Giving explanations about the meditation practice of Guru Yoga, he also shared some of his many inspiring memories of the great 16th Karmapa – Lama Ole and Hannah Nydahl’s main teacher who asked them to spread the precious teachings of Diamond Way Buddhism in the West 40 years ago.

Pretty much all the pictures of the summer course you see here on the EC blog were taken by our international team of photographers.

For more than two weeks, they were constantly running up and down the hill and in and out of the tents in order to share as many impressions as possible from the course. Whenever they were not outside shooting, they were sitting in their improvised office space in the old barn to edit and sort out the pictures – or sleeping from time to time. ;-)

So here are some more beautiful mixed impressions they caught with their cameras, and a big “Thank you!” from all of us to Volen from Bulgaria, Hania from Poland/Italy, Matt from Australia, Ginger from Germany, Jana from Austria, Jan from the Czech Republic, Andrey and Dasha from Ukraine, Marek from Slovakia and Thule from Austria (http://karmapa-news.org).

 

 

When H.H. Karmapa Thaye Dorje tells about his time as an adolescent, he points out that he was mainly surrounded by adults due to his position. He had missed an important part of experience, learning and socialization. That’s why he wanted to meet young people between the age of 16 and 30 on his tour through Europe, and because he will be more beneficial if he gets to know their views and needs.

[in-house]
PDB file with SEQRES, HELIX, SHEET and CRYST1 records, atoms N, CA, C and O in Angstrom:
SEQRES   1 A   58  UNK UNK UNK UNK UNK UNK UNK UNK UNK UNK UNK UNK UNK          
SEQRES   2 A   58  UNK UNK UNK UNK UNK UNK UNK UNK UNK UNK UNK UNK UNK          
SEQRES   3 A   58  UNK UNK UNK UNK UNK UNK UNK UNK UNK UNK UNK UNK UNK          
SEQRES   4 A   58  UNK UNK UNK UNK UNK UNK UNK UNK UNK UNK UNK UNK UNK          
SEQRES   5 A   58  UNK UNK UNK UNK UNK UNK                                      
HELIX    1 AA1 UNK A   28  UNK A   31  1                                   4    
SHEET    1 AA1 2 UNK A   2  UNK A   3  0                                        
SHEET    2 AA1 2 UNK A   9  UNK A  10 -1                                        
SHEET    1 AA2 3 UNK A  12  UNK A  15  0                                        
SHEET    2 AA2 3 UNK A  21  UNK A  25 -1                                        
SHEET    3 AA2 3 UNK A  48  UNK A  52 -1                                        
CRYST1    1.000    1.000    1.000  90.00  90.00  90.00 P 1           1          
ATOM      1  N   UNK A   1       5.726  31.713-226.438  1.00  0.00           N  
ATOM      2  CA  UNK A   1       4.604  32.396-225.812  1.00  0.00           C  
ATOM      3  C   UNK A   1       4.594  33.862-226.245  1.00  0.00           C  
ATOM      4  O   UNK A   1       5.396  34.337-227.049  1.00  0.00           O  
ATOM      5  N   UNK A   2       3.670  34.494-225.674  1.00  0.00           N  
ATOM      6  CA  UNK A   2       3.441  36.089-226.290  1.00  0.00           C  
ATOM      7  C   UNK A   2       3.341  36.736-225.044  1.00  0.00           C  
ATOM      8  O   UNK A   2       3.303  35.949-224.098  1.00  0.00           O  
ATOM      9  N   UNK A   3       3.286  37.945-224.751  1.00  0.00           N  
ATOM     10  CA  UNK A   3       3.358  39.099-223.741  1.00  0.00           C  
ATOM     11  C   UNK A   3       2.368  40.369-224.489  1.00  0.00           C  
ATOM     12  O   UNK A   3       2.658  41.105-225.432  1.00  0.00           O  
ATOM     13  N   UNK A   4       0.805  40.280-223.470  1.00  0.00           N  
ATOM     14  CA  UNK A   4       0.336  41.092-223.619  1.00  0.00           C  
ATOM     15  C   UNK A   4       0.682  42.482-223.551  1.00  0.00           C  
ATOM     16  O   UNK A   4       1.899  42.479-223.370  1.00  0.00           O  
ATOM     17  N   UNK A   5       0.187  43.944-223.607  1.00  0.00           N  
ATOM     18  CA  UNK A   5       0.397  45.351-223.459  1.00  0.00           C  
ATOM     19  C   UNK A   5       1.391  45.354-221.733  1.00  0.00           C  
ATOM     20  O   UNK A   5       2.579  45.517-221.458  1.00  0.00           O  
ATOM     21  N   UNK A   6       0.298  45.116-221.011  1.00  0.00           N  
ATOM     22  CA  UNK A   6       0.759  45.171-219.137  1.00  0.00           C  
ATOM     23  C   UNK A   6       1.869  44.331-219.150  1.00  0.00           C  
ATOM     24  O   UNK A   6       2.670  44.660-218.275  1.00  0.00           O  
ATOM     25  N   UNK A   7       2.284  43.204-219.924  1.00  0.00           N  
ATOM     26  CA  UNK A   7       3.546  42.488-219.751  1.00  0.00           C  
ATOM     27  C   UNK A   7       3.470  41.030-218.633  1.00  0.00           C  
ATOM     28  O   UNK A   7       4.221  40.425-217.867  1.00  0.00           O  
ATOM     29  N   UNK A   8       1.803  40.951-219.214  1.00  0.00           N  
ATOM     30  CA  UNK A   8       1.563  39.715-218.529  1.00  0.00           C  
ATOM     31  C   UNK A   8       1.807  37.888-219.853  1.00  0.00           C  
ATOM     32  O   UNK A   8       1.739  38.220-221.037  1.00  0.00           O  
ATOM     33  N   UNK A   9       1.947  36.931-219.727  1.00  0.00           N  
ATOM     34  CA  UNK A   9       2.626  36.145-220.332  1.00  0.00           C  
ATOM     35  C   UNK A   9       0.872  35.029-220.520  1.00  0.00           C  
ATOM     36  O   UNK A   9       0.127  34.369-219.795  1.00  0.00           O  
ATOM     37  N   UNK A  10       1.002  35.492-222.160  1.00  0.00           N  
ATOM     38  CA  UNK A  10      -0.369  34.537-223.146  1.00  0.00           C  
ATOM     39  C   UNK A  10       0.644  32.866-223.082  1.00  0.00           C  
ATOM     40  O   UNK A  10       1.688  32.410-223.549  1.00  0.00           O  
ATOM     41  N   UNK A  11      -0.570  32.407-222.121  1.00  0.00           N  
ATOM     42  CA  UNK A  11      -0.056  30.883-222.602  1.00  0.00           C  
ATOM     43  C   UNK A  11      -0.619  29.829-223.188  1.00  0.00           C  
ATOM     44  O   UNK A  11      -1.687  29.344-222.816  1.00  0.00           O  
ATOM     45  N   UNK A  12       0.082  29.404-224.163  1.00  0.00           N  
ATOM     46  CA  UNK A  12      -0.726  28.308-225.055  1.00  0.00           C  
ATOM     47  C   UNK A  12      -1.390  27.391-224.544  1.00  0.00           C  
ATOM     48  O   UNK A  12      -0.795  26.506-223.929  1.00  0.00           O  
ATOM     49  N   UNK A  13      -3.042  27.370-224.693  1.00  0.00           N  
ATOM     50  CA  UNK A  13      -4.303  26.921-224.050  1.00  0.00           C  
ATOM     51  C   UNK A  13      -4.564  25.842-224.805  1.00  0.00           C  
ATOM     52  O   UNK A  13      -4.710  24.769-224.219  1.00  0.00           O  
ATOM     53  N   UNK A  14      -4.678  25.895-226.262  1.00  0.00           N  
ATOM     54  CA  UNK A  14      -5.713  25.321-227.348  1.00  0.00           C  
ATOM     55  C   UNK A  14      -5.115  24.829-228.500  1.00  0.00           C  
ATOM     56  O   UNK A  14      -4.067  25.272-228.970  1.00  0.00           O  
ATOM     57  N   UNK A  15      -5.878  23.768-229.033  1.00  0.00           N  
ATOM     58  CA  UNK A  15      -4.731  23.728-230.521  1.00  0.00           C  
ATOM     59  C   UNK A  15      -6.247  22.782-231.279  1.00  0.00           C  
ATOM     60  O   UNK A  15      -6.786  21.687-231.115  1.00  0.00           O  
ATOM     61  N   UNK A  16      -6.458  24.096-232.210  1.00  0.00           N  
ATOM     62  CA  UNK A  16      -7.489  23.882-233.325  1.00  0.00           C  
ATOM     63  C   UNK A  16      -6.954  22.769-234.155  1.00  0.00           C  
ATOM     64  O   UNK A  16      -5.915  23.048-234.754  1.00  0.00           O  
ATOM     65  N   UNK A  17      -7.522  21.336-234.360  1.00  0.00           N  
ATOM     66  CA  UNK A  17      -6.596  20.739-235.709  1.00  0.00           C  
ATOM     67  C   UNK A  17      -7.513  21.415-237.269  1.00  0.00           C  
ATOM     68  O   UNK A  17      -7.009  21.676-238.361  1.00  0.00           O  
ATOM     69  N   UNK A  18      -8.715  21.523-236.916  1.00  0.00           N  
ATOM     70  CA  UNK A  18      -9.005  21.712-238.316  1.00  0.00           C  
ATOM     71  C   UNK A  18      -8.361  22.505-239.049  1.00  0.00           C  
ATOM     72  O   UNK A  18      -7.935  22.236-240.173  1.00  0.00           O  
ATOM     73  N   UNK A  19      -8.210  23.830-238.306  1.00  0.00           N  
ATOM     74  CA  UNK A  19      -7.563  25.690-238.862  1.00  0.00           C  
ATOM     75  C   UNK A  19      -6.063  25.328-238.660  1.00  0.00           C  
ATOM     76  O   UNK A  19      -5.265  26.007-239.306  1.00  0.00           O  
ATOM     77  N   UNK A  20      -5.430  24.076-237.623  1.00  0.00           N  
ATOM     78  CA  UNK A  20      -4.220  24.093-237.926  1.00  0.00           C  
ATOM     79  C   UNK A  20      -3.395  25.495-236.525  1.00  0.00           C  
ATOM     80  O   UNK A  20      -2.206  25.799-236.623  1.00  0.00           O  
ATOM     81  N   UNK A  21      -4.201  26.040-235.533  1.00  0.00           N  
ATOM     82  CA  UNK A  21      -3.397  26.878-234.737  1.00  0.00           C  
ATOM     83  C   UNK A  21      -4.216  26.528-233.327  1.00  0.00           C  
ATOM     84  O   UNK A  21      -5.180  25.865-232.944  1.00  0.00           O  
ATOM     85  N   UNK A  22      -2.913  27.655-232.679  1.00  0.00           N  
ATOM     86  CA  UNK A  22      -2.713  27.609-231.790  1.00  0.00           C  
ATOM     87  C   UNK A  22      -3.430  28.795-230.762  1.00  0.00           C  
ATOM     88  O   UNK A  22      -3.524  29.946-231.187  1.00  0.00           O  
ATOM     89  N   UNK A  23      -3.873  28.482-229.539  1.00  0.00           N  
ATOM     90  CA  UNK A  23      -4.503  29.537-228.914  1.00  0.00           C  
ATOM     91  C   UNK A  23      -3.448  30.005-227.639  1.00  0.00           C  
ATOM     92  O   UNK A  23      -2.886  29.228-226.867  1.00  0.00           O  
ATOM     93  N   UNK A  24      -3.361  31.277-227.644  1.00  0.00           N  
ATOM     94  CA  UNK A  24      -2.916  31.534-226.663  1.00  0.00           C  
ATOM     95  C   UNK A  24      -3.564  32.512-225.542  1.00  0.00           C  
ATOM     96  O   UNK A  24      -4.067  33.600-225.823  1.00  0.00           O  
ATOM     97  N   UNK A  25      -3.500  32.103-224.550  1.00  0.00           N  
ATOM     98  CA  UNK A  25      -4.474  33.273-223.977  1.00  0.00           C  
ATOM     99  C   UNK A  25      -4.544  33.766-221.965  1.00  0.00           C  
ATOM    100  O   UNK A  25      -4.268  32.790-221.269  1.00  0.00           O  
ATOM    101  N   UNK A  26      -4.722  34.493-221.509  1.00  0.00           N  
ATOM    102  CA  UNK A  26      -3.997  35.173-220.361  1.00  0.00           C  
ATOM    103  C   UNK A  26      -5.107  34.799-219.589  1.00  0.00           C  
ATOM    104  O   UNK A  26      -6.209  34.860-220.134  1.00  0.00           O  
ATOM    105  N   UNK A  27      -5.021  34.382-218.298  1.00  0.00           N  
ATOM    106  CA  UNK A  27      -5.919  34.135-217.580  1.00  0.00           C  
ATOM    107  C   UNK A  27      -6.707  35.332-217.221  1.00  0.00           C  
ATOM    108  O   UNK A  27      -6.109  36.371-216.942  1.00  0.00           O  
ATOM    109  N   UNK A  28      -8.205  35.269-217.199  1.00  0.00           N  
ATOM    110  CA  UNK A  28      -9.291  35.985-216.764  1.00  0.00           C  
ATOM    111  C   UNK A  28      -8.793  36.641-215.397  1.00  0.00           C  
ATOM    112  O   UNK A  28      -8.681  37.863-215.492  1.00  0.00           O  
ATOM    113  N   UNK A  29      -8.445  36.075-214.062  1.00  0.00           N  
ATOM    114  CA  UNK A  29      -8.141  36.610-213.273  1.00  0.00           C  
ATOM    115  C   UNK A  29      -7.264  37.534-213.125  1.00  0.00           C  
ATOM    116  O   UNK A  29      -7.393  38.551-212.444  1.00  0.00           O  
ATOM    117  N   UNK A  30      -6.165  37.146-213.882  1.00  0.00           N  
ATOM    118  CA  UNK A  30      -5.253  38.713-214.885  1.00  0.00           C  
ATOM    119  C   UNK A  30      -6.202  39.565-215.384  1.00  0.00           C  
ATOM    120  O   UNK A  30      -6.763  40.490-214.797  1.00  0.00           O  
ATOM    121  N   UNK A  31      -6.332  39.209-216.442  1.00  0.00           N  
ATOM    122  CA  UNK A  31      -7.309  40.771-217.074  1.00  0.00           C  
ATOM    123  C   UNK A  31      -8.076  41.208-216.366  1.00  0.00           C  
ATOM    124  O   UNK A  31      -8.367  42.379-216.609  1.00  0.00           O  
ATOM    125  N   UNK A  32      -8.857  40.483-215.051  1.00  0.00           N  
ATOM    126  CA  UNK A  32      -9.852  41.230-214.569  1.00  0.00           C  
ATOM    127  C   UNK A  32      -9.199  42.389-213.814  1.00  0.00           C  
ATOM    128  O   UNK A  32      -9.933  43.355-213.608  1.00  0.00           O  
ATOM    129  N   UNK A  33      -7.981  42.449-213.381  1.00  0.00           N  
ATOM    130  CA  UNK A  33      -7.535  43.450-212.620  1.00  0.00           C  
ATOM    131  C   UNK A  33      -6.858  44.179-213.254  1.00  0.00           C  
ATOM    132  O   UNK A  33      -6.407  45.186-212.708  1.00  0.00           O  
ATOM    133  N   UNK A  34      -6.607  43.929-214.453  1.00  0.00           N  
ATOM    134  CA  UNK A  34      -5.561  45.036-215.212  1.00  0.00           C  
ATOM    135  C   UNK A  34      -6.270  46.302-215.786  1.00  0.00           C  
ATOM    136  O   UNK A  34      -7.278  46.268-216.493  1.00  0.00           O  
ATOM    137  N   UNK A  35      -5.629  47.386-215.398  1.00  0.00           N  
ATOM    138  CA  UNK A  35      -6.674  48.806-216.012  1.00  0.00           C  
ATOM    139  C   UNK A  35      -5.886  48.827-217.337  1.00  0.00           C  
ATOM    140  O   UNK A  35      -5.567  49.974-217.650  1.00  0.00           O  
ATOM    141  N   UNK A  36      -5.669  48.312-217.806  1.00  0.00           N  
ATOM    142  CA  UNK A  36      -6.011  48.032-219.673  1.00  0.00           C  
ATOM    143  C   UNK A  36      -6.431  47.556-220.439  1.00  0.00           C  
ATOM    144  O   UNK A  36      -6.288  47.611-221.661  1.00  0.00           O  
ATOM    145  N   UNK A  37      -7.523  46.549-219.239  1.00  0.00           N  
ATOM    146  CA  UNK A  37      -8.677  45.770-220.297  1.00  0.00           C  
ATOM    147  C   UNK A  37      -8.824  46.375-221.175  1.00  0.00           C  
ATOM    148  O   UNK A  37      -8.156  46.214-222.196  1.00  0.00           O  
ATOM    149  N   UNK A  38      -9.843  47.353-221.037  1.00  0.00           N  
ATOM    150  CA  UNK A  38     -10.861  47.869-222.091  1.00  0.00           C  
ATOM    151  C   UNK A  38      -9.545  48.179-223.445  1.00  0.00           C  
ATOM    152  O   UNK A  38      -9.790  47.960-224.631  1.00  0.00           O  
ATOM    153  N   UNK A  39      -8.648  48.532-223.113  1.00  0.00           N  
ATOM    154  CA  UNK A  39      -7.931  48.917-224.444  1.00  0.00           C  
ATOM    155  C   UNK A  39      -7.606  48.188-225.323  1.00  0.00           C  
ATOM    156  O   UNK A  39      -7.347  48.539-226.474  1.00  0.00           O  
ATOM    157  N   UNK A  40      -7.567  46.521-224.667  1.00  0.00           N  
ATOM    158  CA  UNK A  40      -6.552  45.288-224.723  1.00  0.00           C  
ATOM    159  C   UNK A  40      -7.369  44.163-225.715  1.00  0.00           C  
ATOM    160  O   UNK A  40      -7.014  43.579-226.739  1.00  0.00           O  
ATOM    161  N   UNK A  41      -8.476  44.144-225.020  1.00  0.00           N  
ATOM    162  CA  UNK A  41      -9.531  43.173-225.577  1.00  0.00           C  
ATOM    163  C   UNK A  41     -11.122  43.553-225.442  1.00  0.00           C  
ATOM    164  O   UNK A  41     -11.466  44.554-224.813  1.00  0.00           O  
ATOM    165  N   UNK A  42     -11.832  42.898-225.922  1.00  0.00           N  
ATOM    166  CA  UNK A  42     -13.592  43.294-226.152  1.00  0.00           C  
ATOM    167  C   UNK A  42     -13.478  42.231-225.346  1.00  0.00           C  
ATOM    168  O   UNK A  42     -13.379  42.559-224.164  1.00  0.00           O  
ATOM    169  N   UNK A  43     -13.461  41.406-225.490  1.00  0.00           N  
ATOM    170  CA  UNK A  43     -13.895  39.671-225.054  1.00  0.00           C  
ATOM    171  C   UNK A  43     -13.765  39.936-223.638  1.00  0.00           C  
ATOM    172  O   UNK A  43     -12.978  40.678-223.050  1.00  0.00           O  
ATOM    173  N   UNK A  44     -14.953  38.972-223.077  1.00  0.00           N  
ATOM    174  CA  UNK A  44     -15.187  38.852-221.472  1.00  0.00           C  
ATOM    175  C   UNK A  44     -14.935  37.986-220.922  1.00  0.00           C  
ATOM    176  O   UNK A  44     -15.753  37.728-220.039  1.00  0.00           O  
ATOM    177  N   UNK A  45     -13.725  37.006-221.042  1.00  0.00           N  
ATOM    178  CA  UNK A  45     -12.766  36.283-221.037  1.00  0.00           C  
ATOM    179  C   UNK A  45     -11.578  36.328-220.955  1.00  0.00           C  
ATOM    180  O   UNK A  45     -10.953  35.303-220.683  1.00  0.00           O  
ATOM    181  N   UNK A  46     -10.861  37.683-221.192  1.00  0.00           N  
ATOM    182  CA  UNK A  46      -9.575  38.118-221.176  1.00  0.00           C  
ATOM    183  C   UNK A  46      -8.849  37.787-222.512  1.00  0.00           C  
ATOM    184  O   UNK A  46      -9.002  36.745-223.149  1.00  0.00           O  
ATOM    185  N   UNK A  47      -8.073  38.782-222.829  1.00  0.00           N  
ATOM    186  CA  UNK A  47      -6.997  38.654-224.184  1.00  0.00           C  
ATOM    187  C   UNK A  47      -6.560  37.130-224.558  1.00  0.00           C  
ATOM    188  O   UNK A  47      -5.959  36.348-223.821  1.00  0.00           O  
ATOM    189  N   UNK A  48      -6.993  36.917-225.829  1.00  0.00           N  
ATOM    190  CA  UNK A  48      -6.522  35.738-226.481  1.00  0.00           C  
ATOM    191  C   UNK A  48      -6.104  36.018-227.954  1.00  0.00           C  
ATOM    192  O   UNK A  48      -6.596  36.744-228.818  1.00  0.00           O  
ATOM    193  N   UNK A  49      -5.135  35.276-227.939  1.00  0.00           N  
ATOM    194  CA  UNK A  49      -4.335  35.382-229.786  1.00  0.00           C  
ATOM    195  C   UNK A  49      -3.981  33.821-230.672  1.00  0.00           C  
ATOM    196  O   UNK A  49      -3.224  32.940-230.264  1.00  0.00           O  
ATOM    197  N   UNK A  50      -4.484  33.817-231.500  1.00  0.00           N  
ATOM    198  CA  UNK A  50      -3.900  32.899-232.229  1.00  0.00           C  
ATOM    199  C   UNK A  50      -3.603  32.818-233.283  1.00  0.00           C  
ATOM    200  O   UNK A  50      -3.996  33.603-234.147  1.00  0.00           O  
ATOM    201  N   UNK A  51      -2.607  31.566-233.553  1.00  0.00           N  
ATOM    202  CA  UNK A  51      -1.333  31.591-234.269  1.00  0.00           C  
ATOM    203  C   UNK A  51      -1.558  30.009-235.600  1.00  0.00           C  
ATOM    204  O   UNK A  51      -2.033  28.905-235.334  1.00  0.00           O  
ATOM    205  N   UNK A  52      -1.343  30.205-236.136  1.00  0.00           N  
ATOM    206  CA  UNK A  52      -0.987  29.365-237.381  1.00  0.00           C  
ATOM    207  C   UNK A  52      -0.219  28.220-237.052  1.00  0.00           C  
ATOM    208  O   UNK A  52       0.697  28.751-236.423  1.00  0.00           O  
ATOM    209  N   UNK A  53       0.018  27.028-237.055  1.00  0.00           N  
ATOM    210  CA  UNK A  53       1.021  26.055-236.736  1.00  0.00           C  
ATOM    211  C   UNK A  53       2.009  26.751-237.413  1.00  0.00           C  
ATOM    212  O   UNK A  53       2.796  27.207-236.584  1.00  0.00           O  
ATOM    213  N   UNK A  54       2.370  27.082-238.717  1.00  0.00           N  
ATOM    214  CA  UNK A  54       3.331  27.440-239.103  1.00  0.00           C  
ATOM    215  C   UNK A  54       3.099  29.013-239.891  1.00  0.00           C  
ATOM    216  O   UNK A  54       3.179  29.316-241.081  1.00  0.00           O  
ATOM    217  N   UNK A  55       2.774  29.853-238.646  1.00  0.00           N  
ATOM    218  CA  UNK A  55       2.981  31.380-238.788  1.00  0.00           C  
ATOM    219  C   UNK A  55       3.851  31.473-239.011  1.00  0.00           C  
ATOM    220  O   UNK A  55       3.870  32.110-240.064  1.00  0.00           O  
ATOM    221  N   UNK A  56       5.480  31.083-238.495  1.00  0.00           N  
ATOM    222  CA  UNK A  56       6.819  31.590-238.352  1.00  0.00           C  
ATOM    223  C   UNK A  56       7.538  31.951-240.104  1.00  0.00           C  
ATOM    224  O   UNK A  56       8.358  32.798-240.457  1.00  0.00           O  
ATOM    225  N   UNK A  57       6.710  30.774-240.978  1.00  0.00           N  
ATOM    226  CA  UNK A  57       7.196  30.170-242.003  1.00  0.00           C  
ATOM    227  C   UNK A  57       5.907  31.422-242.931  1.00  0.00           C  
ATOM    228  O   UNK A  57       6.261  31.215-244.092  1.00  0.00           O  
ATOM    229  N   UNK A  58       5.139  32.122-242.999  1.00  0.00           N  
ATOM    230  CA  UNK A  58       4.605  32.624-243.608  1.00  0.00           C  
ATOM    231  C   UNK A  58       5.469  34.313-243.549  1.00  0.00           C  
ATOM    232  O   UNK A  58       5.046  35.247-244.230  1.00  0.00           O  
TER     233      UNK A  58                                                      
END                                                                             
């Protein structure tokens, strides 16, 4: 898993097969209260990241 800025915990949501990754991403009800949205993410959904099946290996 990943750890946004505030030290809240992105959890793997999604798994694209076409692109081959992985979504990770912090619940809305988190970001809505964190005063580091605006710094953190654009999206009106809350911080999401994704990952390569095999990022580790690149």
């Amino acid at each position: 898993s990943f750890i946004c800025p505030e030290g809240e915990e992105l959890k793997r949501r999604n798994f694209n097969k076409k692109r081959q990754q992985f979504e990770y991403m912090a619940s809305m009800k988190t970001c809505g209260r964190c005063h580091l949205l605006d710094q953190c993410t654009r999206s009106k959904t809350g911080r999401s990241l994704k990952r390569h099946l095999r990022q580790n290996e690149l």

Twice within one month he had conversations with both non-Buddhist teenagers and our own young generation at the EC. He patiently and honestly replied to all questions about his enlightenment, his memories of past lives and if he has ever regretted being in the role of Karmapa.

He explained that people in the West live in exceedingly fortunate times if one only has a look at the democracies, social systems, education, science and all the more our outer conditions. The inner values, however, increasingly do not keep pace with the outer conditions anymore. From Karmapa’s perspective the world is starting to shrink. Therefore, after having always gently responded to the young people’s attitudes and opinions, he directed them to what they can really rely on: all their inner qualities that they should improve in order to be prepared for upcoming outer negativities like the euro-crisis, breakdown of systems or the quick climate change with its subsequent catastrophes.

The way Karmapa showed his interest and he talked to the young people, straight from eye to eye and never from up to down, left a deep impression on them. One of the school teachers e.g. asked: “Where can I start to meditate?”, whereas most of the youths simply thought, Karmapa was “cool.”